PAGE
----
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Maddie stood nervously at the free throw line, ready to shoot, .2 seconds showing on the clock, with her team trailing by one point.  She’d already missed the first free throw.  When our opponent called a timeout after the miss, I explained to her that they had called the timeout just to freak her out a little more.  At this point I wasn’t a coach, but I was just Maddie’s dad offering assurance to my daughter, “Sis, it will be great if you make it.  It’s no big deal if you miss.  Just relax.”  Truthfully, she probably hit about 15% of her free throws on the year because she simply lacked the strength to get the ball to the rim.  As she returned to the line to make her attempt to send the game to overtime, I positioned myself standing in front of the bench so that she could see me if she glanced my way.  Fear and uncertainty showed on her face as the referee bounced the ball to her.  Everything about her body language screamed “what if I miss?”

She did look my way before her she shot.  “Hit or miss, it will be alright”, I could only hope she could understand that just from the look on her dad’s face.

As I walked across the Taylor campus with Maddie, I finally had to ask the question, “Well sis, do you think you’re gonna do alright here?”

Her answer was a simple, “Uh yeah.”  But the look on her face said it all.  “I’ll be alright.”

Second free throw goes in.  We win in overtime.

Gone today is the defiance and disobedience of her early years.  But the strong will lives on and plays out in her faith.  Maddie believes in herself.  She is strong, determined, and caring like her mother.

She’s in a great place.  Her dad is grateful.  And grateful for homemade cards:

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“Thank you for making me stronger.  Thank you for making me think. Thank you for showing me how to love and live through the eyes of Jesus.”  –Maddie Shay

I cried today also.  But I’ll be alright.

 

 

 

 

A Boy, His Dog, and Being Strong For Mom

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Kal loves his dogs.  He’d rather chase his dogs and roll around in the grass or dirt with them than any other outside activity.

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We had a small household tragedy as Kal’s 6 month old German Shepard mix pup was run over by a car and died a quick, merciful death.

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As Kristy and I were assessing the dog’s condition and chances of survival, Kal walked hesitantly up to us. The typical emotions of a 10 year-old boy that loves his pup were evident- fear, blame, anger, and extreme sadness.

“Is he gonna live?”

My reply of , “no buddy he’s not gonna make it” brought him instantly to point of being distraught. But as he raised his arms in horror, and just before the tears began to flow, something amazing happened. He realized that his mother was hurting worse than him…..because she was the unfortunate driver when the pup darted under the wheels of the SUV, and because she was overwhelmed with concern for her boy.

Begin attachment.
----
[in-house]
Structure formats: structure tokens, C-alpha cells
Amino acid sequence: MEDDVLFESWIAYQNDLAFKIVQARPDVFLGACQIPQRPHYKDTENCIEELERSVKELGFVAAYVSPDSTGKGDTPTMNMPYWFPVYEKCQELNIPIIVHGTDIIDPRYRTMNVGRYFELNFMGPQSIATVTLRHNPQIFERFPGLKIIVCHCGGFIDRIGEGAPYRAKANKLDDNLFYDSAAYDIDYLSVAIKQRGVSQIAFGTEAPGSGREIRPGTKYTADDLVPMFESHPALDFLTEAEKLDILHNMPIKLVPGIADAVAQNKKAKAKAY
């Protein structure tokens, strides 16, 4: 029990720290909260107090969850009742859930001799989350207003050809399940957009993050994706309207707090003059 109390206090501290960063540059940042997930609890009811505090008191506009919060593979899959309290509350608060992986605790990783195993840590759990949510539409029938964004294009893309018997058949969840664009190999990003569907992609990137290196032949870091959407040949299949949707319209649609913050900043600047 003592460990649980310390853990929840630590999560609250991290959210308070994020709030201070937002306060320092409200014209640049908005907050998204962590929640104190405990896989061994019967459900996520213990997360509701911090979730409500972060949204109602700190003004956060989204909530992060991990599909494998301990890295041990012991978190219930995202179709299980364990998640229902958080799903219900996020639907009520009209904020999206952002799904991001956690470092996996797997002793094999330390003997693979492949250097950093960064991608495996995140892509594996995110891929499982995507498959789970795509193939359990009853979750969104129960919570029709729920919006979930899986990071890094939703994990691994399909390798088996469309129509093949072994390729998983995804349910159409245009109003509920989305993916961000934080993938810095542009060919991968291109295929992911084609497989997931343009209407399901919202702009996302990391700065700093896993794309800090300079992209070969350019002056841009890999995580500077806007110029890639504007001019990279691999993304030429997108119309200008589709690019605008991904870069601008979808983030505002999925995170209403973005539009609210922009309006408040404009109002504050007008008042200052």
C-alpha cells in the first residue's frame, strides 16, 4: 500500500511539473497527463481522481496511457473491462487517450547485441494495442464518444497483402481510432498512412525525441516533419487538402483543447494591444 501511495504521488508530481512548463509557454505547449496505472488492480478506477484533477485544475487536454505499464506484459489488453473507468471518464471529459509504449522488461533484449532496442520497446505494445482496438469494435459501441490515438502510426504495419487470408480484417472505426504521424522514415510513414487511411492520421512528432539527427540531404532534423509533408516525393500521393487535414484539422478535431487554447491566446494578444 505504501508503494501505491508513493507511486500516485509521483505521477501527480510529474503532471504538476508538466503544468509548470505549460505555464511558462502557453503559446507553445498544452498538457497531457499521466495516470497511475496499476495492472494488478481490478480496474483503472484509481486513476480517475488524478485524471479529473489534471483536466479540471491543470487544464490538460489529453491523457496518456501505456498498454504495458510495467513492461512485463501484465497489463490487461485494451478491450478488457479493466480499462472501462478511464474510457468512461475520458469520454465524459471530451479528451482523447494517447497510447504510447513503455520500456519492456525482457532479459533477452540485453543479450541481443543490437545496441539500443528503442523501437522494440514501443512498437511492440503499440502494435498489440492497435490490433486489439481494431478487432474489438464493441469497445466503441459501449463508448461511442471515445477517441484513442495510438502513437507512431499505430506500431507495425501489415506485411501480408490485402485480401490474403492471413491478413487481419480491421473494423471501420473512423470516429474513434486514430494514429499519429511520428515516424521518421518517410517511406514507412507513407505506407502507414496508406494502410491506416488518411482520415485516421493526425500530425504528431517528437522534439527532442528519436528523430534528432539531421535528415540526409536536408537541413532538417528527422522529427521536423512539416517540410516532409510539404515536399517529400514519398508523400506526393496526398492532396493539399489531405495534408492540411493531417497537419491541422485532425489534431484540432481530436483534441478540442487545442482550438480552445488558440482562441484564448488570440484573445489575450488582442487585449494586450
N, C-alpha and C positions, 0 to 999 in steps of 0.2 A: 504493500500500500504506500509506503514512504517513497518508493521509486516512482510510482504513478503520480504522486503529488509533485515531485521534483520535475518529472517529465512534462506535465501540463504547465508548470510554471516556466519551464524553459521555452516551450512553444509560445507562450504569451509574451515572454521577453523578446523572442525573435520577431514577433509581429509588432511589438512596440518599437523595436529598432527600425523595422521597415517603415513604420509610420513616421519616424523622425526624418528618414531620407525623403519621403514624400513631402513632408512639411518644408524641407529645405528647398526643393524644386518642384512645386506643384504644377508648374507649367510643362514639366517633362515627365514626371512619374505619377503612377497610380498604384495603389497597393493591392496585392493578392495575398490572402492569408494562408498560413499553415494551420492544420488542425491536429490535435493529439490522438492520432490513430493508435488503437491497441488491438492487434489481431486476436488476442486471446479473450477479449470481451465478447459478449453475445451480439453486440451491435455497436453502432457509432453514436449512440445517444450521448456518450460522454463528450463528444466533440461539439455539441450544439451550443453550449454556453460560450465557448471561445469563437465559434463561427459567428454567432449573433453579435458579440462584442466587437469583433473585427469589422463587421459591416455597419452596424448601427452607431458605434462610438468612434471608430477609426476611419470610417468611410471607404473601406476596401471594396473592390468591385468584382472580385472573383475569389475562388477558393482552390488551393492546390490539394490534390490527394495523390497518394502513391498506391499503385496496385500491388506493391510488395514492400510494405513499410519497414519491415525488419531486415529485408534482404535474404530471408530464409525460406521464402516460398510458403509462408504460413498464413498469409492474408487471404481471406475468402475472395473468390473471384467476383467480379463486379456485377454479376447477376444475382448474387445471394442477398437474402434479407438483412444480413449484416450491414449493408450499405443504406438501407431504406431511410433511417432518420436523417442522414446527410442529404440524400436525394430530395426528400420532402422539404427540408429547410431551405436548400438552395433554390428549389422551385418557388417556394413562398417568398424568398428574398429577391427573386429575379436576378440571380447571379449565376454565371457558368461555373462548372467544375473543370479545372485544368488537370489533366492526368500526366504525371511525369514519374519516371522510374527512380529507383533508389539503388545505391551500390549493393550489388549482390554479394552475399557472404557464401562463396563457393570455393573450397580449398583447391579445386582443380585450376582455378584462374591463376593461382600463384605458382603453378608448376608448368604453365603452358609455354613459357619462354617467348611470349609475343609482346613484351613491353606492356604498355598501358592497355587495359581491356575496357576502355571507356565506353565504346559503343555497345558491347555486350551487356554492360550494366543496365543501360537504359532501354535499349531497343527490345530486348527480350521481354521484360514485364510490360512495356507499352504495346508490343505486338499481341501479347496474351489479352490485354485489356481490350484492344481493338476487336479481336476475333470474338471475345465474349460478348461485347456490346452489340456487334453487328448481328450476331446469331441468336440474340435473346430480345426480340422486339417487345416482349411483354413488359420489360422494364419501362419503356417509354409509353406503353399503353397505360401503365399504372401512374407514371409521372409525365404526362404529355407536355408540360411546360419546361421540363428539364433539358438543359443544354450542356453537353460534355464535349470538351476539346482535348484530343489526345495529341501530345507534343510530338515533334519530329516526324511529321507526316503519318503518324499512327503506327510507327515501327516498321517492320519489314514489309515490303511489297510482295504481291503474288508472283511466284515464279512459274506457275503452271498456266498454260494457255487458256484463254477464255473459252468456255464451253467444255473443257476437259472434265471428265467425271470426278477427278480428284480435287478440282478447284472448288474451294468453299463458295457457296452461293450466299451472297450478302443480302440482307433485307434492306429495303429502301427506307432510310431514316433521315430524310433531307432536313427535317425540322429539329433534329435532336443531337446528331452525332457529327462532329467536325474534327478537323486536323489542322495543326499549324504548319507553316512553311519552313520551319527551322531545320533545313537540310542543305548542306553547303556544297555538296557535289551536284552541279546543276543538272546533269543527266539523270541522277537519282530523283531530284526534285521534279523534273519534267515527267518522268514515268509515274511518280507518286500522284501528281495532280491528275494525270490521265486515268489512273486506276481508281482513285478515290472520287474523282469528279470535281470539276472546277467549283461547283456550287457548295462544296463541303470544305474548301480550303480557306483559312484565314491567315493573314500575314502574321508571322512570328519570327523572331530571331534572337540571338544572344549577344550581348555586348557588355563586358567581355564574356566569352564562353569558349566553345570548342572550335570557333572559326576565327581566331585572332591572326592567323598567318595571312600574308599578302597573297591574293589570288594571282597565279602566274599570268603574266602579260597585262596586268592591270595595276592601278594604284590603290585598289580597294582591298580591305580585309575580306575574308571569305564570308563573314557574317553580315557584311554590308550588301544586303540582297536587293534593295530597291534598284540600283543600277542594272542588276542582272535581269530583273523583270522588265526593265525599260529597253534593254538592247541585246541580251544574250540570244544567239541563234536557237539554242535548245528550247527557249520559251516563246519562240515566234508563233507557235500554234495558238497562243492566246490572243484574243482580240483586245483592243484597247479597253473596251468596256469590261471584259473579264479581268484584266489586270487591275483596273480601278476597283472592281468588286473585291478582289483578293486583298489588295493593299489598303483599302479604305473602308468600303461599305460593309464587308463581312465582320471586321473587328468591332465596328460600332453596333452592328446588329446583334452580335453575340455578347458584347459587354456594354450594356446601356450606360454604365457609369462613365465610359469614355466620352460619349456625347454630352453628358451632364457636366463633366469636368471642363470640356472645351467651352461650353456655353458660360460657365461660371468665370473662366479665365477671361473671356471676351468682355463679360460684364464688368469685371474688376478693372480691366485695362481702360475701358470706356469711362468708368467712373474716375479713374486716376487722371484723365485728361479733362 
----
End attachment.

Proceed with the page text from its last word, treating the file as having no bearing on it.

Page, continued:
Her tears flowed freely, “Oh buddy, I’m sooo sorry”. Kal’s previous emotions disappeared in an instant, as the strongest of feelings took over; a son’s love for and desire to protect his mother. His posture and facial expression immediately changed, even before the first tear was shed. He hugged and patted on his mom and assured her,

“It’s ok mom, these things happen. It was an accident”.

In an instant he became a big boy and revealed feelings, instincts, and maturity that I would have previously told you weren’t even present in him.

Later in the evening when I asked him if he was ok, he simply replied,

“Yeah, as long as mom’s ok, then I’m ok”.

Two of life’s most powerful forces on display. A mother’s love for her child, and a son’s love for and desire to protect his mom.

A sad night, but a blessed one.

Get Up, You’ll Be Alright

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I guess most graduating seniors these days like to use the top of their graduation cap as a form of expression.  If this had been an “in” thing to do back in the 80’s, I’m sure my cap would have looked like a Skoal can or Van Halen album cover.

Our daughter Maddie graduates next week.  When I came across her cap last night, I held back tears.  “She knew who she was and whose she was”.

On our way to Maddie’s regional track meet today, her little brother Kal asked in that irritating little brother way, “why do we even have to go to Maddie’s track meet?”  Before I could reply in “dad tone” with a lecture, her sophomore brother answered beautifully from the front seat, “because it could be Maddie’s last track meet, and we love her, and we’re gonna support her”.  This was a day that was going call for support.

I’ve watched in silence many times as our kids have had disappointing finishes in sporting events.  It’s a struggle to hold your tongue when poor results line up perfectly with the amount of and the consistency of training that went into preparation for contests.  But that wasn’t going to be the case today.  Maddie had finished 2nd in region and 13th in state as a junior in the 800m run.  Excitement and confidence fueled her motivation for her senior season.  She had trained consistently in the offseason and supplemented her team training during the season with extra work with a trainer.  Maddie was ready for this day.

 

On an unseasonably cold May day, Maddie lined up to start her 800m run with high hopes.  She had turned in a season-best time the week before that was 6 seconds better than her previous best.  There was an outside chance of being a regional champ and a good chance of advancing to the state track meet, simply by matching her time from a week ago.